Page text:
Editor's note: Click here for updated information on Rick Duncan, who was interviewed for the story below.
It was just after 10 on a Friday night when gunshots startled Mary Tradel.
Before the Widefield resident could call for help, she saw sheriff's deputies from her bedroom window. In minutes, her quiet neighborhood hosted high drama, as officers tried to negotiate with a 27-year-old Iraq war veteran holed up in a home across the street.
"What has happened has happened," she remembers one deputy calling through a megaphone. "We can work this out."
Tradel heard a single, final shot around 10:45, and after midnight, she says, SWAT team members stormed the house. They found Spc. Larry Applegate dead, one of as many as 24 suicides Army-wide last month a stunning increase from four suicides in January 2008.
Tradel compliments the deputies, who seem to have followed the script for crisis negotiations. But some claim things never should have gotten that far.
"Once you get to there, it's over," says John Downing, head of Soldier On, a Massachusetts soldier support group.
With the area district attorney's cooperation, police, paramedics and other first responders attend Soldier On's six-hour training sessions to help them recognize erratic or aggressive behaviors possibly tied to combat experiences.
The organization, which also runs a veterans shelter for an area of about 250,000 people, places newspaper ads asking people to recognize veterans' problems. Downing says the outreach is designed to keep vets out of jail and prison; the goal is to get them care, treatment or housing before their behavior strays too far.
"There's nothing as comprehensive as that in El Paso County," says Rick Duncan of Colorado Veterans Alliance, a veterans advocacy group.
Local law enforcement agencies don't offer training to help officers identify soldiers acting out because of combat stress. Cmdr. Fletcher Howard of the Colorado Springs Police Department says that in crisis management training, officers learn how to help any person who's coming unhinged. For people whose problems don't rise to that level, police may suggest other resources.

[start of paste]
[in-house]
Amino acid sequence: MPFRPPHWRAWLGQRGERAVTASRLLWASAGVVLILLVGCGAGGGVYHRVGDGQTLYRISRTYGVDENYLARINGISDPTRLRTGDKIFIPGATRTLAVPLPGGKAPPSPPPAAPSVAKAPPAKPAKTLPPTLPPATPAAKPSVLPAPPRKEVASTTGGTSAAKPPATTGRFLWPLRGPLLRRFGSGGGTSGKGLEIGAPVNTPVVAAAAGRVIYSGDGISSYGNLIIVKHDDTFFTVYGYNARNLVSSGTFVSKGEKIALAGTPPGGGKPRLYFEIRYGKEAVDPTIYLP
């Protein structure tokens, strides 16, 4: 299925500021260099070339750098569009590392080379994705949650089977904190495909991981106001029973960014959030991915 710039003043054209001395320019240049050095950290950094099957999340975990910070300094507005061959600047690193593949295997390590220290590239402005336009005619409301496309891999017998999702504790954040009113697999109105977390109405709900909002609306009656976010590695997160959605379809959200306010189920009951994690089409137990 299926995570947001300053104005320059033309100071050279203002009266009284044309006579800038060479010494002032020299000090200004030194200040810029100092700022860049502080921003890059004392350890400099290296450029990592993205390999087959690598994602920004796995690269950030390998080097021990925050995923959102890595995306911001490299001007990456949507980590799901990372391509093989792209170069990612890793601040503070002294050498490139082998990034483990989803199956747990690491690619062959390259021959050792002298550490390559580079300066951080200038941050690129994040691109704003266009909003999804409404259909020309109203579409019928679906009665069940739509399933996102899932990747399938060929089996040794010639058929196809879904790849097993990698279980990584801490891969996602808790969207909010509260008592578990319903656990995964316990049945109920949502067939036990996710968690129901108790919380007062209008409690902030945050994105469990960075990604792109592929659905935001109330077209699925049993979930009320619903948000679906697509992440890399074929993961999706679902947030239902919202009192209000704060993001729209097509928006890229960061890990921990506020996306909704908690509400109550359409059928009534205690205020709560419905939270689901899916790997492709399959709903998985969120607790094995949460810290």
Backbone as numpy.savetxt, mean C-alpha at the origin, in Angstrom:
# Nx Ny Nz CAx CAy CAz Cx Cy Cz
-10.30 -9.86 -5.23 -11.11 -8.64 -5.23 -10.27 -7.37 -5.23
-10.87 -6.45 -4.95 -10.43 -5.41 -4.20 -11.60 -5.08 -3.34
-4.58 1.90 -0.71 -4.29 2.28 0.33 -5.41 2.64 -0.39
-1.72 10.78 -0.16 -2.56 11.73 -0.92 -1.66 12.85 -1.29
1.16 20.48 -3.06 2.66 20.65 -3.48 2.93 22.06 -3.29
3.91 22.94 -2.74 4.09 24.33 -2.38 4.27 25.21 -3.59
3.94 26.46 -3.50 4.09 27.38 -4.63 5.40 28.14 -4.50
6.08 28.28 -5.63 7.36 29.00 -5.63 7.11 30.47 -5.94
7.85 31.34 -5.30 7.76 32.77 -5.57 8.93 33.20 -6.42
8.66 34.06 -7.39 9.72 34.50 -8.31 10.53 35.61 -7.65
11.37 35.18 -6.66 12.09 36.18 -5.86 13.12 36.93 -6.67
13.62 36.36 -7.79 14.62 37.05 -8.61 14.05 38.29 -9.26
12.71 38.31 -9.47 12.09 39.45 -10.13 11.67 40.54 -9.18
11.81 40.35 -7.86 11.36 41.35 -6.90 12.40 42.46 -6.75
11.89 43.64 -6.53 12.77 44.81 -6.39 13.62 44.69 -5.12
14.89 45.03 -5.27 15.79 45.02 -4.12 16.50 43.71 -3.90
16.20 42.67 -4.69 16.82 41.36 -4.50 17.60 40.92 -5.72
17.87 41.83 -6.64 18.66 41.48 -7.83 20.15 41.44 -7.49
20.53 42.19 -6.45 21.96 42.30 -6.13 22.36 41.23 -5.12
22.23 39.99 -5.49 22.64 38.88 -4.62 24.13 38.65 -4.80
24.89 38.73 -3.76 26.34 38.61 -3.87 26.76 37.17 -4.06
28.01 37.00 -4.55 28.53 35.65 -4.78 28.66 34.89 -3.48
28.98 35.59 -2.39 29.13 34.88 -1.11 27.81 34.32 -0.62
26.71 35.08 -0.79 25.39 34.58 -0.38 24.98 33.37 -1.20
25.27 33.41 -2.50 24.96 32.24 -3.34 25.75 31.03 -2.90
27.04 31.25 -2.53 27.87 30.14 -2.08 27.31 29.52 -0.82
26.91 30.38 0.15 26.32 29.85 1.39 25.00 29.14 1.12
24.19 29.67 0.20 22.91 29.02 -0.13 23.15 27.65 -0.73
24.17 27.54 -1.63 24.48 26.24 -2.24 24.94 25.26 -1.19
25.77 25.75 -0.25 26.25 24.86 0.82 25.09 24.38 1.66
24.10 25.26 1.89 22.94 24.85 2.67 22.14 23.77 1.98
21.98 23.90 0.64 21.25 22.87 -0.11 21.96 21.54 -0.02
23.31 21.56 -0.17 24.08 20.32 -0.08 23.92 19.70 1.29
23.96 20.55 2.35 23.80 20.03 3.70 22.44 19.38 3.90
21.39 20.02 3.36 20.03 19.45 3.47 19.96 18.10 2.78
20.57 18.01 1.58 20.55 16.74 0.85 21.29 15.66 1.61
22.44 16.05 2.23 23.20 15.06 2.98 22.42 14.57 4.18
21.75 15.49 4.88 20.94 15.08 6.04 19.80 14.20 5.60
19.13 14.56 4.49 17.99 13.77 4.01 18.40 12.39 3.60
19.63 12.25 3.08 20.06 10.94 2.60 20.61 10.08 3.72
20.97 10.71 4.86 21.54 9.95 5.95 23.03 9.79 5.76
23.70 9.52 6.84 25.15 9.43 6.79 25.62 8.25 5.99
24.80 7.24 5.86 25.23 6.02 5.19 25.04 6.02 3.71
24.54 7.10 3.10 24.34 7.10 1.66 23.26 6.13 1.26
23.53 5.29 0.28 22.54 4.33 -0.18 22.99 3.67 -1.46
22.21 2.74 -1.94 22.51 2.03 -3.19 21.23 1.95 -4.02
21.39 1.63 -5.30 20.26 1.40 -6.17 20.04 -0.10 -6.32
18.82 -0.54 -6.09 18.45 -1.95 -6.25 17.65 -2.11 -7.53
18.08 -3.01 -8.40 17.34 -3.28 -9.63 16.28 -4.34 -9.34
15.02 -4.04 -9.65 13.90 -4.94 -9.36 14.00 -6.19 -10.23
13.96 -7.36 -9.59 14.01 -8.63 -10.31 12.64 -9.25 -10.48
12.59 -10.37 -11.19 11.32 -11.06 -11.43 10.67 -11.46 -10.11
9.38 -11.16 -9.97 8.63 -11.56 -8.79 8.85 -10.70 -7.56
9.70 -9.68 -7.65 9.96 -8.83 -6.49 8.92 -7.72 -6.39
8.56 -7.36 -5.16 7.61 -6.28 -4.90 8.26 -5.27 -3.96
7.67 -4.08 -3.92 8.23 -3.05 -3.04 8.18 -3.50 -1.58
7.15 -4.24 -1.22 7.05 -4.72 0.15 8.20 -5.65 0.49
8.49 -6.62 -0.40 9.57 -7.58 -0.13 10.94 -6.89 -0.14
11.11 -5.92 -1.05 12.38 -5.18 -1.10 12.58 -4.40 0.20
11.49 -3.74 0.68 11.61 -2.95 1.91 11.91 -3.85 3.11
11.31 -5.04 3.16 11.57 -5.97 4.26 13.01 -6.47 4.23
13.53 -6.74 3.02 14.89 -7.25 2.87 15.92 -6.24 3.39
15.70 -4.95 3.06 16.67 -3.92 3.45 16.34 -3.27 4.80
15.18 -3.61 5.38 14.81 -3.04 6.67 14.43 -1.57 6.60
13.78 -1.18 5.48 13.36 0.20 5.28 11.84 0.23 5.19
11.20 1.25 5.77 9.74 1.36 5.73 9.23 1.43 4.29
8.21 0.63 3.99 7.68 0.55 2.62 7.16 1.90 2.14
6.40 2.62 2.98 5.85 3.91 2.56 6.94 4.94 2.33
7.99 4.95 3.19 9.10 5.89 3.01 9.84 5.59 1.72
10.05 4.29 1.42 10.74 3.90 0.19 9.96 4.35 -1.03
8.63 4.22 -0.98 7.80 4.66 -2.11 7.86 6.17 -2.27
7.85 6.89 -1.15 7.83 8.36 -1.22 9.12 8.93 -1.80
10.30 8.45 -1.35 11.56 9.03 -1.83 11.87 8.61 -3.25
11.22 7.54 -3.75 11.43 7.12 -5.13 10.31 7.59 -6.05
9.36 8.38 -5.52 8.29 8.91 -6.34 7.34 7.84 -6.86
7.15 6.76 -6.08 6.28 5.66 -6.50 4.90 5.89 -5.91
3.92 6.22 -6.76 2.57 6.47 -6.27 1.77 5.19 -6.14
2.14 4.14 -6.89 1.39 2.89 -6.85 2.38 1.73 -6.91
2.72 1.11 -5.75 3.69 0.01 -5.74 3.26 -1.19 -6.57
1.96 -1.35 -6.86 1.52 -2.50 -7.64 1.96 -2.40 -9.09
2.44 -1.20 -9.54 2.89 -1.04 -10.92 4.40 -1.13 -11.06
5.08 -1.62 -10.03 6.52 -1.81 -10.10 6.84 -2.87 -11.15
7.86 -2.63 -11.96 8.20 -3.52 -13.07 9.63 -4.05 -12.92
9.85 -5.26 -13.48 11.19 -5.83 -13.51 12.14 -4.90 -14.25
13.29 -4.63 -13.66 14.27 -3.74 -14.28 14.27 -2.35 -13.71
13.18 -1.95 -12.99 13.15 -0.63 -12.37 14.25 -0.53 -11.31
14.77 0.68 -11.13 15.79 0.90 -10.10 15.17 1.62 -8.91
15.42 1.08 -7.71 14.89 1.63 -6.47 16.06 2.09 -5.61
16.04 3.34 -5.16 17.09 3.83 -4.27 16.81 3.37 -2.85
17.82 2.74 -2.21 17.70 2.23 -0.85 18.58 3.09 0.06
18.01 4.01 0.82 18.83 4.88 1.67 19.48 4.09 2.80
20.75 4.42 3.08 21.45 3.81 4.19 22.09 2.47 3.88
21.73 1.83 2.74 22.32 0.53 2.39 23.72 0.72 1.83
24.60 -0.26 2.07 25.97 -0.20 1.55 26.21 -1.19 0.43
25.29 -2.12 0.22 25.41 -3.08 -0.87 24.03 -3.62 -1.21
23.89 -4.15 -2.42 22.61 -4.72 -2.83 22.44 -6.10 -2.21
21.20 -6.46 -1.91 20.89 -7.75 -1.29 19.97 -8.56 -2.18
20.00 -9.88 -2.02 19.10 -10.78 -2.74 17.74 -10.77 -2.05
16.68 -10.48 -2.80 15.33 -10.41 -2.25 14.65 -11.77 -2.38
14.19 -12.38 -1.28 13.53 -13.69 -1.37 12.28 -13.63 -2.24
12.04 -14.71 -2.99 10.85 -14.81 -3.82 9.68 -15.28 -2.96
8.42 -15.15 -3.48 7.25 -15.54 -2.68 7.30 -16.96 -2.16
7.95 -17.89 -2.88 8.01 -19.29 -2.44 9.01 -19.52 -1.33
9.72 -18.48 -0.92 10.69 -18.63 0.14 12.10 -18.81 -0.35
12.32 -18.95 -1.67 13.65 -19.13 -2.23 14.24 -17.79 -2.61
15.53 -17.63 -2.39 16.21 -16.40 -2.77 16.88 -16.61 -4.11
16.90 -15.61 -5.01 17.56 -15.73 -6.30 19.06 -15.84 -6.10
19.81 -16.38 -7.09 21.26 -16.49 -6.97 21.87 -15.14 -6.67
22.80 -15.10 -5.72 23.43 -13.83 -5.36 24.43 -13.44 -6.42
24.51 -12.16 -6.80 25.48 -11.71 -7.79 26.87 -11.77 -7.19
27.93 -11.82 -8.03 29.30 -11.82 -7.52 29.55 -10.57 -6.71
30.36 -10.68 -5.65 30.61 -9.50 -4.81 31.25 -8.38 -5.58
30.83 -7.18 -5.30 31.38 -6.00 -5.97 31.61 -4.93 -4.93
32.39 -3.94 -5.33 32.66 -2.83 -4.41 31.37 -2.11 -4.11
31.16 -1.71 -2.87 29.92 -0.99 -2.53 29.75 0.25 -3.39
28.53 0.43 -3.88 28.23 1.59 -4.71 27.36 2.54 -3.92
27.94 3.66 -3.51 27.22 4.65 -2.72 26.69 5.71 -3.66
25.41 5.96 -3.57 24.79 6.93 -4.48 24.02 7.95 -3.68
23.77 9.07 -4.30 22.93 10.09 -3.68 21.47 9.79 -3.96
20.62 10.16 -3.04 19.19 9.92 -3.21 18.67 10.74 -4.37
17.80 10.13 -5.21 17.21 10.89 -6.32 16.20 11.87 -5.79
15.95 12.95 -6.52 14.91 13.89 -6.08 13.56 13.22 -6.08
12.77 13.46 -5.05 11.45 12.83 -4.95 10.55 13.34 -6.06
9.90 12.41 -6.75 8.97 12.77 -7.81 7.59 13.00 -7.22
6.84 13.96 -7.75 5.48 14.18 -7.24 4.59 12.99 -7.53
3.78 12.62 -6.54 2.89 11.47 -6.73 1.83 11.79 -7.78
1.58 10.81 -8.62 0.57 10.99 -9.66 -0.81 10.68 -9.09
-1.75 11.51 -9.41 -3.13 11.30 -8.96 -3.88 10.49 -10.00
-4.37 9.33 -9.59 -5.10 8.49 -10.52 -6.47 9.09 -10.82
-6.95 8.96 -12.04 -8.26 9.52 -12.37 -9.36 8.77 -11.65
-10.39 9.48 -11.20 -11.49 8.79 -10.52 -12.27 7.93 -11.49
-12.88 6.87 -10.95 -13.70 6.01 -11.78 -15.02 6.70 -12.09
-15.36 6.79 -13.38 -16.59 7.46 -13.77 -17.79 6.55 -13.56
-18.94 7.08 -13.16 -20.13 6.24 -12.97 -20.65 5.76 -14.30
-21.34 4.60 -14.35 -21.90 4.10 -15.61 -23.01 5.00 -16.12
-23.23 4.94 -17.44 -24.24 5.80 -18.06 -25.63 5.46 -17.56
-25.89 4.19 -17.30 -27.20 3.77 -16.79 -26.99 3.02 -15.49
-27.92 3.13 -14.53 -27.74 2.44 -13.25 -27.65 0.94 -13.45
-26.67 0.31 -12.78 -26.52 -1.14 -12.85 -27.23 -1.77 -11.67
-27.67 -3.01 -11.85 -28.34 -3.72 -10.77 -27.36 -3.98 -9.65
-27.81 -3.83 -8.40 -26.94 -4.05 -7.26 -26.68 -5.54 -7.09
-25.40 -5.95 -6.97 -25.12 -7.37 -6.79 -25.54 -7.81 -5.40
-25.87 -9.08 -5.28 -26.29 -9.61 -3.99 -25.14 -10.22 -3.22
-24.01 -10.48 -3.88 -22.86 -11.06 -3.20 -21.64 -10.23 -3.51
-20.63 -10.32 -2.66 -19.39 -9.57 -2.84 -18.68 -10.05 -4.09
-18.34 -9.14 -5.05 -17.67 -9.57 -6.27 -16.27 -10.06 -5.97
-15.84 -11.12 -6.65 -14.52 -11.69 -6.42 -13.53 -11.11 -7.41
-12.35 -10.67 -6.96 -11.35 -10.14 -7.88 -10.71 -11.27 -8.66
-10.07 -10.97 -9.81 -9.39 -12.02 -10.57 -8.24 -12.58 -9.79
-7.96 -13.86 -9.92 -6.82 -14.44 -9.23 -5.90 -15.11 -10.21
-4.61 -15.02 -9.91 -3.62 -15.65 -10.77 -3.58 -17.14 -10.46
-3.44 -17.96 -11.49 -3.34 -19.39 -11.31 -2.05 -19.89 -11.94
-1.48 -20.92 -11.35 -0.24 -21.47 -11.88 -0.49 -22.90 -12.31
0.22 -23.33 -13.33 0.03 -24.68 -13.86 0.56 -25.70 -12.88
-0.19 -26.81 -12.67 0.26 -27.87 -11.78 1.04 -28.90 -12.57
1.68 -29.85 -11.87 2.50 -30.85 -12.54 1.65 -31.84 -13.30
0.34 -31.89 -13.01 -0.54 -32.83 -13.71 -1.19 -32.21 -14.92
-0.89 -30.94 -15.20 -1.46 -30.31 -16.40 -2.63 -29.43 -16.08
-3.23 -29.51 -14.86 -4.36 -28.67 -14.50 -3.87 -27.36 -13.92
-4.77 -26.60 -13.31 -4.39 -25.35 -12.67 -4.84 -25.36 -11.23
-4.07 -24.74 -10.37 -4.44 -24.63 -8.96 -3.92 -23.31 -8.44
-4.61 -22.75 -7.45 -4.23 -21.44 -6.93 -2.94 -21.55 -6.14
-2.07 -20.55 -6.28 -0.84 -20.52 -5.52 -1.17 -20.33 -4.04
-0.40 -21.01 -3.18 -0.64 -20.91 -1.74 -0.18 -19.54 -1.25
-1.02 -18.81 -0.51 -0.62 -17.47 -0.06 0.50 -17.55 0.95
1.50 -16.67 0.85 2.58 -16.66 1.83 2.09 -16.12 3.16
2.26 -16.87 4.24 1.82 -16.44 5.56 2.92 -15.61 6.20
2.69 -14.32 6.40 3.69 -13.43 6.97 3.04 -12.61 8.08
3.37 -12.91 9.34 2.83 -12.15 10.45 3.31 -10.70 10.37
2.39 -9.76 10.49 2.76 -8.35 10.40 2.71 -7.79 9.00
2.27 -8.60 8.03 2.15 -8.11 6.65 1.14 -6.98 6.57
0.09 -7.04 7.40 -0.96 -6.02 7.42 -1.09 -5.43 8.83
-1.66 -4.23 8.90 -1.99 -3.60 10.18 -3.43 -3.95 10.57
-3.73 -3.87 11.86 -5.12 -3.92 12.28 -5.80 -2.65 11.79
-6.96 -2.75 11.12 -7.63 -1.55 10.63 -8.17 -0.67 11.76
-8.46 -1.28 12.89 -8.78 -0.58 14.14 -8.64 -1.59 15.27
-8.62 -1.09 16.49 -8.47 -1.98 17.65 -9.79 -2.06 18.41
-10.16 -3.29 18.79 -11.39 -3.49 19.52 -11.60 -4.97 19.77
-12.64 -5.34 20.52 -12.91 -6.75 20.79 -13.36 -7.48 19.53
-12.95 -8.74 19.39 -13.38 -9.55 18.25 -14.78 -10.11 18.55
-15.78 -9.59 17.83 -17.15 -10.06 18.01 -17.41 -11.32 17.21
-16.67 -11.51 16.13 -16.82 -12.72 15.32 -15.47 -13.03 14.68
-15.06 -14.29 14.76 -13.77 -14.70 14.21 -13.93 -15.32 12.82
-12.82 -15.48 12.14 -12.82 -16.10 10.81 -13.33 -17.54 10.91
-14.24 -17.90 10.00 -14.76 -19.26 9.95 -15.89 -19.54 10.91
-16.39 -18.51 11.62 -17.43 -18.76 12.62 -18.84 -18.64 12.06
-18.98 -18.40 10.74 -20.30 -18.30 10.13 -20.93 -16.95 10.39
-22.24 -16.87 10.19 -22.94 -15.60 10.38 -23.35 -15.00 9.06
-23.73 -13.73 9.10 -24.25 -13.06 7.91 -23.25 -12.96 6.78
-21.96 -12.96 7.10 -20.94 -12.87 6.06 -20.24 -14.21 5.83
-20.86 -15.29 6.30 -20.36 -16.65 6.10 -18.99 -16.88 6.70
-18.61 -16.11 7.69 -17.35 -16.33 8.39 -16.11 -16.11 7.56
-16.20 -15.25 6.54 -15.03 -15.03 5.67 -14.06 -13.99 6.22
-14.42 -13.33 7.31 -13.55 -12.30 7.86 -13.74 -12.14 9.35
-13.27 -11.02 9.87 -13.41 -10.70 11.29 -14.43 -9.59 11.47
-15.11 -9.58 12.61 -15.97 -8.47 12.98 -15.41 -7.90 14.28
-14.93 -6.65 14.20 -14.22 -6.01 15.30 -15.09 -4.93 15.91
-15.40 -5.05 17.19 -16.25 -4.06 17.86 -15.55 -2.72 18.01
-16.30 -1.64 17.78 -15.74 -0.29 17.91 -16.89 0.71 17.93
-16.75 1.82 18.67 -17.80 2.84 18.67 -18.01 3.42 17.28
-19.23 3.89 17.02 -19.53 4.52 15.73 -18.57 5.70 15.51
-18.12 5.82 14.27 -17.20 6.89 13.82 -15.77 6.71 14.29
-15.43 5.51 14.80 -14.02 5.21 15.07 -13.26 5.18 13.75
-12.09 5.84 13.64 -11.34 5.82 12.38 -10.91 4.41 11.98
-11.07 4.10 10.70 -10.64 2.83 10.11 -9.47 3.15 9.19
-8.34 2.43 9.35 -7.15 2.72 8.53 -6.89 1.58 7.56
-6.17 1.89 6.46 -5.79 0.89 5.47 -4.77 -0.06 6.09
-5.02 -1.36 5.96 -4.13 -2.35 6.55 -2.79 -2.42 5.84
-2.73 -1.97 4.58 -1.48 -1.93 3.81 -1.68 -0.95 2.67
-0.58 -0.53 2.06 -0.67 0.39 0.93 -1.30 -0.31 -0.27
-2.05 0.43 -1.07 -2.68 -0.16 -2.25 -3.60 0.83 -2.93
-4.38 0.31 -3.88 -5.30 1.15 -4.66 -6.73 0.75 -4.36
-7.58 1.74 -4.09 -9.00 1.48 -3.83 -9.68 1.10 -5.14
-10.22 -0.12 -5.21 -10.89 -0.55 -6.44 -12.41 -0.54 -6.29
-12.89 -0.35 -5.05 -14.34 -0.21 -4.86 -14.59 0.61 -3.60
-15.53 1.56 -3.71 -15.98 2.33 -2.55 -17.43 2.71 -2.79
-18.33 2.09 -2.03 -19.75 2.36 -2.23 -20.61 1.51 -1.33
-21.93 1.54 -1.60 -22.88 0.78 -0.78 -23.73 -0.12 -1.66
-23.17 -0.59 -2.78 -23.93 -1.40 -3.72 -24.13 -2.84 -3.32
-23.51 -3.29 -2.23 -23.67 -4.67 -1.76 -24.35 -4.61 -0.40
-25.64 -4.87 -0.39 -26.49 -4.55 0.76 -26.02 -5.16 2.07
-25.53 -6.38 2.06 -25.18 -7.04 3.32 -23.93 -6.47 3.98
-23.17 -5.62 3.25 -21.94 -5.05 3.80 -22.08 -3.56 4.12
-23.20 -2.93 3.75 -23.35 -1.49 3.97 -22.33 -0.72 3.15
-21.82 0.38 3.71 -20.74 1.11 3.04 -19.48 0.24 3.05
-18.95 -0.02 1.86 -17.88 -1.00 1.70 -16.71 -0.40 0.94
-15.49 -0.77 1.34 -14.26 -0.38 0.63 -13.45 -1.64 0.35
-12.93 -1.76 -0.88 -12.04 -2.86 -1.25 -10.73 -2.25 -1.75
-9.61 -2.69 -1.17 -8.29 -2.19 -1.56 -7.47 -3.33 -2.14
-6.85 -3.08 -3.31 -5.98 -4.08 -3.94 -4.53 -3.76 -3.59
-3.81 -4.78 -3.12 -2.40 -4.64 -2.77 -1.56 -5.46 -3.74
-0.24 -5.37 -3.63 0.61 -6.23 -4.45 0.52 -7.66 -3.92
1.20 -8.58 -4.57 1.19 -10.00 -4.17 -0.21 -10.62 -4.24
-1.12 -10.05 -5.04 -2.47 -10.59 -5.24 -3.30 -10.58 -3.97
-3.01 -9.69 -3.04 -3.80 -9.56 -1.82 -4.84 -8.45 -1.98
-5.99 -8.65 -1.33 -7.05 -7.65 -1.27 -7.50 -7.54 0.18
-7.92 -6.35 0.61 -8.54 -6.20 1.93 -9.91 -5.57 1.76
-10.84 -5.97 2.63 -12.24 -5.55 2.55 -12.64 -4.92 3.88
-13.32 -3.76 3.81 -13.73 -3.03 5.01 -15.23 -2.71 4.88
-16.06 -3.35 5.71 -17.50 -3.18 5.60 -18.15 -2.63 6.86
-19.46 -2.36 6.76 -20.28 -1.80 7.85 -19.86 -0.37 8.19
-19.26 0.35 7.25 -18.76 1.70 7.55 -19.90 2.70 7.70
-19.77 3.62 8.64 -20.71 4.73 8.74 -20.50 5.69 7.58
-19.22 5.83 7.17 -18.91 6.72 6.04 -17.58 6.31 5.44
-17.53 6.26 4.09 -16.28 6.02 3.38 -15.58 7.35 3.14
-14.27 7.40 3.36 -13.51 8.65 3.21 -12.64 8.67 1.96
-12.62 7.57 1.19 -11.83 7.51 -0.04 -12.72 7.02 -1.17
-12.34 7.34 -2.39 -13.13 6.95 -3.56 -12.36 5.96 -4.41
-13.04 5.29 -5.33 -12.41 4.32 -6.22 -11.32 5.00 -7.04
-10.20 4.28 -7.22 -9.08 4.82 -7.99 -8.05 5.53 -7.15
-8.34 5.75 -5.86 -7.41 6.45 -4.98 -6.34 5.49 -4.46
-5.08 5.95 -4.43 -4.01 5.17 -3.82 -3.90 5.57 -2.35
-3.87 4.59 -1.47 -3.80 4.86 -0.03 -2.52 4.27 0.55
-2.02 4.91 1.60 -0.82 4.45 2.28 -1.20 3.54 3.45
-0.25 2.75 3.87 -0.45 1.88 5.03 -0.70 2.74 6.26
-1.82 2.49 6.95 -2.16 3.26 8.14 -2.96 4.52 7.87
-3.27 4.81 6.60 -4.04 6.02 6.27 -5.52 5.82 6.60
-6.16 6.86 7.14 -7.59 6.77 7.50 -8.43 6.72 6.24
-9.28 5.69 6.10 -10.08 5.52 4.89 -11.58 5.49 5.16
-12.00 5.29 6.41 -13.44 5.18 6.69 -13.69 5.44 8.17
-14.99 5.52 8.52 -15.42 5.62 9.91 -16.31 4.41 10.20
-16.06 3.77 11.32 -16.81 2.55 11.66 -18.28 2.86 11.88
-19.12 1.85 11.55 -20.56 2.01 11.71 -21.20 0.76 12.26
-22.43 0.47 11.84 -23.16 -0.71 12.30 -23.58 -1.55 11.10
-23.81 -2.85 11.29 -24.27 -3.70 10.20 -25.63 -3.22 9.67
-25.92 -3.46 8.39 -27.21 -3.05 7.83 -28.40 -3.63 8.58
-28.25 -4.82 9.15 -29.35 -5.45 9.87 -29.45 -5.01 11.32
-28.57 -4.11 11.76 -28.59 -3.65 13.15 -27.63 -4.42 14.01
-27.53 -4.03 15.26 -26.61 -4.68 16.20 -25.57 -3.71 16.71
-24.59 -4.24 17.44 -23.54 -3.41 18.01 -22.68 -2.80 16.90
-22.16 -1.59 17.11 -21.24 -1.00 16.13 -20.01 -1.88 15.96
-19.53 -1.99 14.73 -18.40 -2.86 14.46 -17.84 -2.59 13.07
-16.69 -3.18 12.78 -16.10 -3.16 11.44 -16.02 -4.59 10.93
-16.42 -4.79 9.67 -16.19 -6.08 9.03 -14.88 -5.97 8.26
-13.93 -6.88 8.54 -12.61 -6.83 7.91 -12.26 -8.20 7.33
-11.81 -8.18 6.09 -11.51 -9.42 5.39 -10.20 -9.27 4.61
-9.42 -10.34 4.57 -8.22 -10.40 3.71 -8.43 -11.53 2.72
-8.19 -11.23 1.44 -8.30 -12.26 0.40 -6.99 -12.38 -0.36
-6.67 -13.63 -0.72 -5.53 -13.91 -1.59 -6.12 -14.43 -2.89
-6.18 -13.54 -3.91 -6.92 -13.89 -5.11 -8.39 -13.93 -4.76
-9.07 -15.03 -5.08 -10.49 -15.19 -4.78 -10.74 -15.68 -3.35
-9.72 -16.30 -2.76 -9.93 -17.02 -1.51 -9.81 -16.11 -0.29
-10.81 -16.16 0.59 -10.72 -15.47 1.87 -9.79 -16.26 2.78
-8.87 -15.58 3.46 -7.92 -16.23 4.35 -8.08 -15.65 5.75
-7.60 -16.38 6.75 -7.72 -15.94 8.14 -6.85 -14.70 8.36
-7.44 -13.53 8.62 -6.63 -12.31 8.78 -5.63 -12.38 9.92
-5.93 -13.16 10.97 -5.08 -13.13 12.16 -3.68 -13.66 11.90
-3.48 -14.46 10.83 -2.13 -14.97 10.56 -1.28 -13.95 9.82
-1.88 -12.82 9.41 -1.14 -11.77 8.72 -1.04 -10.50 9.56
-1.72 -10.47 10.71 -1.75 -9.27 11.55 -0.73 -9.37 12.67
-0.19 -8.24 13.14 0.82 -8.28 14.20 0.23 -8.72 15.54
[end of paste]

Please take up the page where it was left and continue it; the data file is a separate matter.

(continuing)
But soldiers don't get special treatment, Howard says, in a city where they're just a "small segment" of the population.
"We're not going to treat them as a soldier," he says. "We're going to treat them as a civilian in Colorado Springs."
Before his death, Applegate was in a special Fort Carson unit for wounded and recovering soldiers. Maj. Gen. Mark Graham, post commander and suicide-prevention advocate, calls his death a tragedy.
Graham says there's coordination between military and law enforcement, with the post offering Army familiarization courses to cops and others. (It's not clear, however, that many officers attend.) Military police, he adds, commonly are called when a soldier gets in trouble.
A special veterans court in El Paso County could add a new safety net. A committee of public defenders, mental health professionals, prosecutors and other officials is now laying the groundwork for a program that would help soldiers charged with crimes into support and treatment for underlying problems.
El Paso County Sheriff Terry Maketa says there were no previous calls to the home on Harding Drive; Applegate's local criminal record shows only a charge from November of driving with a suspended license.
But had Tradel been encouraged to report odd behavior from her neighbor, she might have done so after seeing Applegate kick his dog, or hammer at a flat-bed trailer for hours at night.
Tradel, who walks with a cane, remembers Applegate once extending her an offer of help. She declined, but now says, "It was like he wanted to talk to somebody."
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